It's important for parents not to regard a plump child as a blight on their own image. "So often I see judgmental parents who feel they've failed if their child is overweight," says Beth Braun, in-house psychologist at KidShape, a Los Angeles-based program. "Parents need to focus not on themselves but on the child." In assessing whether to intervene, a more important factor than weight itself is the child's eating and activity patterns. A child can get pudgy "but still be eating healthy, showing self-control and being active," says Lowe. "In this case you are likely dealing with a biological predisposition to overweight, and the extra pounds are less likely to pose a health risk." If a teen is 40 pounds overweight, he may be able to lose 20 of those pounds, "but the idea that he can reach and stay at an ideal weight might require a lifestyle change that is simply not worth the health gain you would achieve, and that might even trigger eating disorders," says Lowe.

If a child's body-mass index, eating and activity patterns all spell trouble, ferret out emotional contributors to weight gain first. Teens, even more than younger children, are at risk of substituting cookies for companionship. "If they're lonely, then food is their friend," says KidShape's Braun. "If they come home to an empty house, food keeps them company. Parents should always look beyond the weight itself: Is it a warning sign? Is the child depressed?" If the answer is yes, then address the cause, not the symptom.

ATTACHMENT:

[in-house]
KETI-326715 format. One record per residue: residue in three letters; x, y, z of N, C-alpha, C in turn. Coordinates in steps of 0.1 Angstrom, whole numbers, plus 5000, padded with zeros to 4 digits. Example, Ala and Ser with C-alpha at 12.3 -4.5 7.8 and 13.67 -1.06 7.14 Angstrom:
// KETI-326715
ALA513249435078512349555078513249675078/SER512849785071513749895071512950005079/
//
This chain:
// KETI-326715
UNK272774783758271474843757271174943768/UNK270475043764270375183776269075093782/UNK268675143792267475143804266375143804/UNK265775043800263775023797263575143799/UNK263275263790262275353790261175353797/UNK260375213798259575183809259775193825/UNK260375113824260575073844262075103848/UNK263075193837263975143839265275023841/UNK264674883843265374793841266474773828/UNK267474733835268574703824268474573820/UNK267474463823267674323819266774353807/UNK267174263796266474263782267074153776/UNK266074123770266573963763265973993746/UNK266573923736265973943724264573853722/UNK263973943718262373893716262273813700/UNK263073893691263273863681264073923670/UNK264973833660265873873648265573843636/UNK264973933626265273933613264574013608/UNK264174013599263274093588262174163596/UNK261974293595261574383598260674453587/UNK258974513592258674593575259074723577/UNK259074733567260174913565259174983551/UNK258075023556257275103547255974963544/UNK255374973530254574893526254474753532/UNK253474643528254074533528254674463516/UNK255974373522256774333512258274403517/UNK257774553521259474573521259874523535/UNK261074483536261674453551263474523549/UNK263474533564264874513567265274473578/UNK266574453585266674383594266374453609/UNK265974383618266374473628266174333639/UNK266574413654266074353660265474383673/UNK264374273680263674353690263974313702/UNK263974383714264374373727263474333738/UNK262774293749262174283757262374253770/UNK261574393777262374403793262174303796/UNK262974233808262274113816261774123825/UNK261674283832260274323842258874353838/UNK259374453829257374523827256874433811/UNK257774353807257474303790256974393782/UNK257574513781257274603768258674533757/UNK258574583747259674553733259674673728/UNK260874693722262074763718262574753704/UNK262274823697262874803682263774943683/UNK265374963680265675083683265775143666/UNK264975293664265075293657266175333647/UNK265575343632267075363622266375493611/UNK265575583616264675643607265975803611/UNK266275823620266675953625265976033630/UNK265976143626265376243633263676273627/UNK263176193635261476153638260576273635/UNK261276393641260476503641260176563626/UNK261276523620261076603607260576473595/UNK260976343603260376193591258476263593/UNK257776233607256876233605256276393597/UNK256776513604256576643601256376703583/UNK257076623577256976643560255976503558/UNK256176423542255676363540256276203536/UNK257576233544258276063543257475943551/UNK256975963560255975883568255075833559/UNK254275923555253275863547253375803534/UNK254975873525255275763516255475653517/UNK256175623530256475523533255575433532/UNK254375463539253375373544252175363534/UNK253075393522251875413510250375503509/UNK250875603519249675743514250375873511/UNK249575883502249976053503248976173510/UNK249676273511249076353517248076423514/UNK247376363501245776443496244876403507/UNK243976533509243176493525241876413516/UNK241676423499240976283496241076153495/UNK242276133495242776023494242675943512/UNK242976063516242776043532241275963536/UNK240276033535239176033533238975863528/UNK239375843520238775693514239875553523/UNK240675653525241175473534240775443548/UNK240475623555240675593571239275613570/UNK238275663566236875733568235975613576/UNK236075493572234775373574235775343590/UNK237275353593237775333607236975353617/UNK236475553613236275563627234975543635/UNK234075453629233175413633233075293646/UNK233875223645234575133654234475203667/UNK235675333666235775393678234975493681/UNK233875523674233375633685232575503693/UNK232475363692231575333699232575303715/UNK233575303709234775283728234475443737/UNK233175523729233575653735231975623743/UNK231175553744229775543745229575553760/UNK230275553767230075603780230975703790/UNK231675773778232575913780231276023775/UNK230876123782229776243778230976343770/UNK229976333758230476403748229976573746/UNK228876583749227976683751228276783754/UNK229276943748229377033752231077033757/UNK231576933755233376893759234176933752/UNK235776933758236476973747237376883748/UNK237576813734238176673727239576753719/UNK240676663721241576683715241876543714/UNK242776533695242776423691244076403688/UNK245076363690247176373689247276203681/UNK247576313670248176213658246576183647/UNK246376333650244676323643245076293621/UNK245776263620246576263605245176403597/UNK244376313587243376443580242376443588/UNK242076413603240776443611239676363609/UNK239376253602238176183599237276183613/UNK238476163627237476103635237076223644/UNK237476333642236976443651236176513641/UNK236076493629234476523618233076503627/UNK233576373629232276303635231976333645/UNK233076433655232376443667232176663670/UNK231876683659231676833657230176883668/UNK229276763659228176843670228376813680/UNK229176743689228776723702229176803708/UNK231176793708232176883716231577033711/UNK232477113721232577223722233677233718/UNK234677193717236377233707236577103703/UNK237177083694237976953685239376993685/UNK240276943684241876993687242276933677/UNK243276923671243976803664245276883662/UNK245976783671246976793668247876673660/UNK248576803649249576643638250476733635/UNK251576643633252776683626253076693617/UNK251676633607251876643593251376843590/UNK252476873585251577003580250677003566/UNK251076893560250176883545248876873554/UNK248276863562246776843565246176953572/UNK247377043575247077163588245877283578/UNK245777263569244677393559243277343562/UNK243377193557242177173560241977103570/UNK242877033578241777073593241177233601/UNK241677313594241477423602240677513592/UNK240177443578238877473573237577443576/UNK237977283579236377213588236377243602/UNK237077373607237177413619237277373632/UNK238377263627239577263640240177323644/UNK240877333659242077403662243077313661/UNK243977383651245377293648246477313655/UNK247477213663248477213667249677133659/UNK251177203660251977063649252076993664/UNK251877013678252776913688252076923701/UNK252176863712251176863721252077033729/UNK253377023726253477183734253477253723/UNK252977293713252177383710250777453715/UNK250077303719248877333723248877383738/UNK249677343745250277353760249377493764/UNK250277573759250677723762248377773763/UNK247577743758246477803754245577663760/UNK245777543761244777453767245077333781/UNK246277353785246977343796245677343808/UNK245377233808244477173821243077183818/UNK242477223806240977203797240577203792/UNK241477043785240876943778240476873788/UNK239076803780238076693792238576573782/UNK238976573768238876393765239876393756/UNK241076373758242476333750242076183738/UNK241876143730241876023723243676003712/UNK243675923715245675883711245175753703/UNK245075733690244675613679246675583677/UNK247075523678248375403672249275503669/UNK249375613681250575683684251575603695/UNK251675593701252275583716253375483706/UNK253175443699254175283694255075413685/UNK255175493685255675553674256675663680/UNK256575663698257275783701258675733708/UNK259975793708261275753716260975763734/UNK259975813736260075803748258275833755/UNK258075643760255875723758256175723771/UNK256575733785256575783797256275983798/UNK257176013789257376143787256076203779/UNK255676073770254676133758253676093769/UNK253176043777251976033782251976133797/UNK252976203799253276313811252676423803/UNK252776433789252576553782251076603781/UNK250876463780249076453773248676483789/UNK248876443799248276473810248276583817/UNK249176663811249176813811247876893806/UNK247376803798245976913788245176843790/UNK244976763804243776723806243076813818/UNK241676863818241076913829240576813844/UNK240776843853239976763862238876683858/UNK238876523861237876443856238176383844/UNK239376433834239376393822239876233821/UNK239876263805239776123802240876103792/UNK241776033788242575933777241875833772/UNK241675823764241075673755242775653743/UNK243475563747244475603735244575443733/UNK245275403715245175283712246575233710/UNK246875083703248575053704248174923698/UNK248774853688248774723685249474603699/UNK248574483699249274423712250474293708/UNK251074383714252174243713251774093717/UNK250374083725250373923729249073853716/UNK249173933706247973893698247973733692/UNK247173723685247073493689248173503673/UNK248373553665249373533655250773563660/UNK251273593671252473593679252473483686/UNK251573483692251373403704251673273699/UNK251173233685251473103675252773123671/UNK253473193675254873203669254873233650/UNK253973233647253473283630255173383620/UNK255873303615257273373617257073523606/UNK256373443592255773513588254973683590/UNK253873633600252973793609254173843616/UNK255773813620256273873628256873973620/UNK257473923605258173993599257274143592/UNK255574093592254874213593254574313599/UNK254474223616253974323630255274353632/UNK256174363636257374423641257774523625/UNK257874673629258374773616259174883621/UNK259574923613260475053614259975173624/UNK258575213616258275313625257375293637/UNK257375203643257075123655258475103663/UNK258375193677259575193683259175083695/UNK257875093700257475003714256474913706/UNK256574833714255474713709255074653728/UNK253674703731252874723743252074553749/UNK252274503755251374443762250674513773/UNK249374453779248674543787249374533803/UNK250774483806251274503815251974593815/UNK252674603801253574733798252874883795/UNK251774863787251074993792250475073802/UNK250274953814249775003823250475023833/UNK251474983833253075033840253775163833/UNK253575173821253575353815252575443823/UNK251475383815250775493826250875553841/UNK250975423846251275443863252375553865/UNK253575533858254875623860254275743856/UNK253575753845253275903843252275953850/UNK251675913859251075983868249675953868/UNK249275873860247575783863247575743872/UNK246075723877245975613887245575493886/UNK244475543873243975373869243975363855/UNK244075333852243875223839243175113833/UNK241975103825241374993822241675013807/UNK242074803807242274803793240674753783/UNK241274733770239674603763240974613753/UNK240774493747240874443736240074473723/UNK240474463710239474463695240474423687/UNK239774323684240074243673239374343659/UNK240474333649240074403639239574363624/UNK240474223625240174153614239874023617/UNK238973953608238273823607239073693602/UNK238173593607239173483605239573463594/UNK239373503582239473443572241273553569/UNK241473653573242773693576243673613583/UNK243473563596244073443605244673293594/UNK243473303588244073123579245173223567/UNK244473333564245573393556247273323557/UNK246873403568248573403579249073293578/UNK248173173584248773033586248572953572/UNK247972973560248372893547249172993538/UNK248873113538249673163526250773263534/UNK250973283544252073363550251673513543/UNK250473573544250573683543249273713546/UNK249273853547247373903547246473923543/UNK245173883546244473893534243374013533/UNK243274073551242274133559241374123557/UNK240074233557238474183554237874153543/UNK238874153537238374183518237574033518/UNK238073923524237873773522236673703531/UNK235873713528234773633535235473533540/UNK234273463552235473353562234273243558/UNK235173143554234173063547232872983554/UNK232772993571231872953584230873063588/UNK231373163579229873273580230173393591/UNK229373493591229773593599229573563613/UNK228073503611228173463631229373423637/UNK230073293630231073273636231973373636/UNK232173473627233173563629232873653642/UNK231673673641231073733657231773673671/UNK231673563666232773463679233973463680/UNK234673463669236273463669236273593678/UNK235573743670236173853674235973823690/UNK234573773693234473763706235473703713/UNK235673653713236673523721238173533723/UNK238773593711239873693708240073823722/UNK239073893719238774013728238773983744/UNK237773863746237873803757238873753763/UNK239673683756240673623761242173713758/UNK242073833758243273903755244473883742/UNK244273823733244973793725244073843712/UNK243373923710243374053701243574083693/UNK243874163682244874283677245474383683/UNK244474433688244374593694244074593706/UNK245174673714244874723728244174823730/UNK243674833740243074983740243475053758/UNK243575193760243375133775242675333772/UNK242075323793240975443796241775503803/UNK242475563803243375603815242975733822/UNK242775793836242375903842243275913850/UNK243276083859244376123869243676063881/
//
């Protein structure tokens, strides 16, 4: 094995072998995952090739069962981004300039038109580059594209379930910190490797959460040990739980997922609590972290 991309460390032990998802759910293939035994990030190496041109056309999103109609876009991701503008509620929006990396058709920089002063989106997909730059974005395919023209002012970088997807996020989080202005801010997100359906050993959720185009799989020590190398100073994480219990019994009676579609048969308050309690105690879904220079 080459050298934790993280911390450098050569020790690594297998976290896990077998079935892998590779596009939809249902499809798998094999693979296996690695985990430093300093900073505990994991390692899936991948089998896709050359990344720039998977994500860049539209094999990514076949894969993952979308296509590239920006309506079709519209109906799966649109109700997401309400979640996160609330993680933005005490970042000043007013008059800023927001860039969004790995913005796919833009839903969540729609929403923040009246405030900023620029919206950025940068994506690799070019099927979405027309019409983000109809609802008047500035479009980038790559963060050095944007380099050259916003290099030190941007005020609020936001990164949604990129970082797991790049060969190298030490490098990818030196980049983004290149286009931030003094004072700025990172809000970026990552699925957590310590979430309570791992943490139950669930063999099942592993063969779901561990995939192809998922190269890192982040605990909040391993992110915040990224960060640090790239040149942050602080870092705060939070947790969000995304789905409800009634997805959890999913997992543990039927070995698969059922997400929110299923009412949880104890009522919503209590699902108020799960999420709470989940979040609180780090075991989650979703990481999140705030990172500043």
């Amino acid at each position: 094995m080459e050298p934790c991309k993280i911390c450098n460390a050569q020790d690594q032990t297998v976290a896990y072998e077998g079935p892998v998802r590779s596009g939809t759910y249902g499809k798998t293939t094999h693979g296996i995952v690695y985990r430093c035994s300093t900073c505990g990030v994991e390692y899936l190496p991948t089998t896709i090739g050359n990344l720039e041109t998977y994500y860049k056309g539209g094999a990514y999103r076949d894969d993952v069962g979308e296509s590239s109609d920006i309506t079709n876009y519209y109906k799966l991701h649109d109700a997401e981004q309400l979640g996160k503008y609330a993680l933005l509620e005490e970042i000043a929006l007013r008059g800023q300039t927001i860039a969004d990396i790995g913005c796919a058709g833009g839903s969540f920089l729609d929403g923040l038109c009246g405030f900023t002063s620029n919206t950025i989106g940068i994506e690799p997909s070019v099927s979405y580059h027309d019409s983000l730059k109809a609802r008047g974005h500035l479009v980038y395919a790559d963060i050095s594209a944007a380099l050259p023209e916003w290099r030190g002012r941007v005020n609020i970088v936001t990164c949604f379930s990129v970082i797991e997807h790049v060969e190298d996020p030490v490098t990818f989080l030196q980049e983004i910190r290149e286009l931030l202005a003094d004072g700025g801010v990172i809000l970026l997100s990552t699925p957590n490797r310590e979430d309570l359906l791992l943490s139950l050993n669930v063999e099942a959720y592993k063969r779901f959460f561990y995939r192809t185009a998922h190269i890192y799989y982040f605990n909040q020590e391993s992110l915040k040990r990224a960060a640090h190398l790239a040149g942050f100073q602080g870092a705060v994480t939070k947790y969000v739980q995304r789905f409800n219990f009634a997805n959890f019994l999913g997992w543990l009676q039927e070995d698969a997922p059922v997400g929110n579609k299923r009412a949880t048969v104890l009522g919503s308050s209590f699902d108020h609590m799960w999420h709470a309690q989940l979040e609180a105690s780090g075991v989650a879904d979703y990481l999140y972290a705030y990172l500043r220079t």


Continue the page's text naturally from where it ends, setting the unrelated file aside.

Sean McCune's weight gain was pretty clearly triggered by emotional stress. When his mother, Val, separated from her husband two years ago, Sean was devastated. "He'd always been a chubby kid," Val says.

But Sean's weight ballooned when he moved with his mother to a new house in the Chicago suburb of Glenview, entered a new school and never saw his father except on alternate weekends. He became morose, shunning exercise, watching 15 hours of TV a week, indulging in too many school lunches of pepperoni pizza. By the time he turned 7 this year, Sean measured 4 feet tall and weighed 96 pounds. "I think maybe I contributed to the weight thing because I was so emotionally stressed about this divorce," says Val. "I wanted him to feel OK, so I didn't deny him anything." Sean just recently asked his mother to help him lose weight. "There were some kids at school who were teasing me, and I wanted it to stop," he says simply.

The worst thing a parent can do is restrict food, says Janet Laubgross, a clinical psychologist in Fairfax, Va. No matter what the child's age, "don't become the food police," she says. "Don't ask, 'Aren't you full?' If you try to restrict too much, your kid will hide food in his room. That begins a lifelong pattern." Teens, of course, are more likely to eat outside the home than toddlers are; if they don't learn to say no to megasize fast food, a parent's cantaloupe-for-cake substitutions won't make much of a dent. With younger children, parents are not obliged to explain that the family has switched from deep-fried chicken to broiled because of his extra avoirdupois. Instead, adopt prudent weight-busting measures without singling out the obese child, especially if she stands out from her svelte parents and siblings like a plump little marshmallow amid the string beans.